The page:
I have tried to write this article multiple times over the last 2 years, when I read it back to myself it always sounds like I am bitching. Honestly, I usually am and that is why it has not been published. This is a final attempt at a constructive argument against the insistence on many blogs that everyone should learn Java.
Many people think I hate Java; I really don’t. I can program Java (I am no expert admittedly) and have done so on multiple occasions. My concerns are always raised when community members are insistent that everyone should learn Java. I do not believe that to be the case.
Since R4.5 Domino has been a web server – and the client side user experience has always been independent of that. The only decision to make them “tightly coupled” was that of the developer who chose to not venture beyond the bounds of the out of the box capabilities.
Just because no-one was championing client side development does not mean that it did not exist. I used IE5 <XML> islands back in 2003, pre-ajax, to make dynamic data loading views. I used jQuery in 2010, long before I experienced XPages. I have always considered myself a web developer. I am sure there are many others who do the same.
Here’s why a long long time ago one of my biggest projects failed. While it exceeded expectations of the customer and absolutely rocked on the server, the end users were never asked if they liked how it looked. It failed because people didn’t like the way it looked and it wasn’t used. It hurt. It really, really hurt. From that project forth I stopped putting the server first.
“Beginner XPage developers need to learn Java / Everyone should learn Java”
I shake my head every time I see this. It is an all out, complete, and utter fallacy. Below are my thoughts on some of the reasons touted for using Java and not SSJS:
- On low to medium volume document processing the time saving still insignificant compared to network latency and browser rendering speed. I have no numbers on this but in over two years XPages developer and 4 major projects dealing with <50,000 documents in a database. Speed of response from the SSJS code on the server has never been a concern.
- I recently worked on a database with over 1,000,000 records in it. Accessing and displaying data via SSJS using FTSearch was in the matter of 100s of milliseconds.
- We have SSJS code getting view entries by key and returning results on 250,000 records in less than 0.5 seconds
- As has been pointed out in the past, the server caches a large amount of frequently used SSJS code making it no slower than any Java equivalent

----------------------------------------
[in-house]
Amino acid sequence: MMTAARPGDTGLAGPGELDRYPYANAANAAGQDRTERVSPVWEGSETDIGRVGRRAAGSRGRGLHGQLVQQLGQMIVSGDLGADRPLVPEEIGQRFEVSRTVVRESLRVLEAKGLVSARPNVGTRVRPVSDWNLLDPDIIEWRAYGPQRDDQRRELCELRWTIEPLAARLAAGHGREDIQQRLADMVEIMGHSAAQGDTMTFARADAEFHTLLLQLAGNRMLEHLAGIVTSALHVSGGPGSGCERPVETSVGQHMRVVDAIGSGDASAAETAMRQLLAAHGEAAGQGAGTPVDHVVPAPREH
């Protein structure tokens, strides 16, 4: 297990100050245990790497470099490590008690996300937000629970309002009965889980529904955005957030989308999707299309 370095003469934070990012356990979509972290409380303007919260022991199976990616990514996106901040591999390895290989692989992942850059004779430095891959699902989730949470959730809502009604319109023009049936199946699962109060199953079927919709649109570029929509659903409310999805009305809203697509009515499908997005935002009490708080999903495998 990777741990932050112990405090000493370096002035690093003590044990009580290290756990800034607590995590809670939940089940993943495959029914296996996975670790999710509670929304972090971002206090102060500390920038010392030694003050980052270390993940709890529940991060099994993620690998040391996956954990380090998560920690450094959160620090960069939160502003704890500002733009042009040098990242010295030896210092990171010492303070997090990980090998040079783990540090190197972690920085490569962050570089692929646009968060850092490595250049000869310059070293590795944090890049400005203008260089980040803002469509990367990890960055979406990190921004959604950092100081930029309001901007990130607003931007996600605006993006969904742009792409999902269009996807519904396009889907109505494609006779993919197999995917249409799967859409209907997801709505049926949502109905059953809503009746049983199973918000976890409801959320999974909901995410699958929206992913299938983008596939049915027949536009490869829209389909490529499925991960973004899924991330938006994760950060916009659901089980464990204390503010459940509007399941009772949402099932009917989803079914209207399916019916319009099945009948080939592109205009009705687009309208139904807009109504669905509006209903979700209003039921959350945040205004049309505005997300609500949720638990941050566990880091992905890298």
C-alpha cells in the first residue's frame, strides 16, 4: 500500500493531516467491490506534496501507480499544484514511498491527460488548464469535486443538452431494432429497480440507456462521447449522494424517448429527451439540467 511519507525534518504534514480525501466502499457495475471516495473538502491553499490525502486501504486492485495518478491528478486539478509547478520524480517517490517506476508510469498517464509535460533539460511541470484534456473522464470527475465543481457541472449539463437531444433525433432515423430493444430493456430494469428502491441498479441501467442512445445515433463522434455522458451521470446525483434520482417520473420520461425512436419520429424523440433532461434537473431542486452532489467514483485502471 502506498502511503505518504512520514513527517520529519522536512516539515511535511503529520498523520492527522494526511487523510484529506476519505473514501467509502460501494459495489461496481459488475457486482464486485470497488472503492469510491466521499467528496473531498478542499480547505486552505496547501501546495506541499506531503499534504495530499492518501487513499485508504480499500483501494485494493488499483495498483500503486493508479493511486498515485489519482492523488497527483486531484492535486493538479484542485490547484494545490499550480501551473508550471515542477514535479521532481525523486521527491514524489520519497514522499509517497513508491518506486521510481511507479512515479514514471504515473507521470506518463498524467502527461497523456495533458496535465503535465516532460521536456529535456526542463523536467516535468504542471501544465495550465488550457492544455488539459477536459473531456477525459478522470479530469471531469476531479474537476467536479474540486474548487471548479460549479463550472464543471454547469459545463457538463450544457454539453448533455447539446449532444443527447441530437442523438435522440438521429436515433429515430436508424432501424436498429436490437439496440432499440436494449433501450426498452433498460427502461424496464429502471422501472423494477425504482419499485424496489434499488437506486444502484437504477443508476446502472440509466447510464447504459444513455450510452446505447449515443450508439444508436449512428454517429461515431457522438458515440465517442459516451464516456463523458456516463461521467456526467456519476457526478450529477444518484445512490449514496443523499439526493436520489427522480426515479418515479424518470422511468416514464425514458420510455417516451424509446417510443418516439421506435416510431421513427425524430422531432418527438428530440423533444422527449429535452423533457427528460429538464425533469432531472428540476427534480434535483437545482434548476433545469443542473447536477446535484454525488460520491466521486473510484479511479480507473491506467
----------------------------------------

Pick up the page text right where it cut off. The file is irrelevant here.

- Java is faster – Yes it is. But in my experience SSJS seems perfectly fast enough.
- n-tier architecture / Separation of UI and business logic layers
- When someone can demonstrate to be that they understand the UI they can lecture me about how they need to separate themselves from it. From my perspective it makes a back end developer’s life easier to separate themselves from the UI they don’t understand.
- It’s the future
- I guess that depends on your perspective. If you want to spend the rest of your development career developing WebSphere applications it might be. Either way it absolutely is not necessary for XPages development in the next 2 years
- Java can do things SSJS can’t
- Yes I agree, things like Apache POI, custom REST services or Plugin development – absolutely agree.
- Complex data processing of significant amounts of data (not a normal use-case for a notes database)
- Use the right tool for the right job🙂
- At this stage of the game anyone still resisting a move to XPages is not going to be encouraged by being told they need to learn Java – So please quantify your statements when you tell other community members “they must learn Java”. I think this is more appropriate – “Those of you with a solid understanding of XPages and the JSF lifecycle, who are wishing to take their server side programming skills to the next level, learn Java”
Beginner XPage developers have enough to learn as it is
XPages web developers (using XPages) need to have a solid understanding of these technologies to be successful – *In this order*
- Lotus Notes Object Model (assumed)
- Basic Programming
- External Libraries (jQuery, dojo)
- Unique Browser deviations from the ECMA standards (looking at you old IE)
- Unique browser deviations from the standards
- JSF Lifecycle
- Other things I have forgetten
- Because no customer ever said “This website looks like crap but the pages load so fast I am in love with it.
I understand everyone has their talents in different areas, but (and I can’t stress this enough), end users don’t care about the technology that makes a website work. End users are more forgiving of a beautiful website which is slightly slow, that a blazing fast, ugly, hard to use site. Ideally it would be beautiful *and* blazing fast but that is a whole separate discussion.
I am not saying using Java is wrong. I just want to temper the expectation that everyone *needs* to learn Java. In my opinion they don’t.
Let the comments blaze on…..
Every time you use a 5 year old IBM XPages out of the box dojo control and tell a customer that it is a good interface, a kitten dies.
Many thanks to Brad Balassaitis for proof-reading and bitchiness reduction assistance🙂